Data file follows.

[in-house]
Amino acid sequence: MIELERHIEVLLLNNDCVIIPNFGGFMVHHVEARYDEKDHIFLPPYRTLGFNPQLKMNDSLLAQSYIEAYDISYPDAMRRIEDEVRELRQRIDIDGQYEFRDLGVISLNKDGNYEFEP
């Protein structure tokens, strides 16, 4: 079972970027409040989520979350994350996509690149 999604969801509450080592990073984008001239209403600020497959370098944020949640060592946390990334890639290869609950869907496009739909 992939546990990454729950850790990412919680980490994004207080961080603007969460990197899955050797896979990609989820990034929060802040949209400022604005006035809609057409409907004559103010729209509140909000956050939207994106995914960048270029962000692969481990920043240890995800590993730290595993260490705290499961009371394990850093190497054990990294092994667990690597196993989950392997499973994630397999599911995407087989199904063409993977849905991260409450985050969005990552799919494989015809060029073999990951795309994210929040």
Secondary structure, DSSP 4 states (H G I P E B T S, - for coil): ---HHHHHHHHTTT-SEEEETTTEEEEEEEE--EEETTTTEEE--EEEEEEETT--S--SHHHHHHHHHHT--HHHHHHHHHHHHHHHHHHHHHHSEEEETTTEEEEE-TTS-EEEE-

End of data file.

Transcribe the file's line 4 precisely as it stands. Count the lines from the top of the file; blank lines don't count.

Secondary structure, DSSP 4 states (H G I P E B T S, - for coil): ---HHHHHHHHTTT-SEEEETTTEEEEEEEE--EEETTTTEEE--EEEEEEETT--S--SHHHHHHHHHHT--HHHHHHHHHHHHHHHHHHHHHHSEEEETTTEEEEE-TTS-EEEE-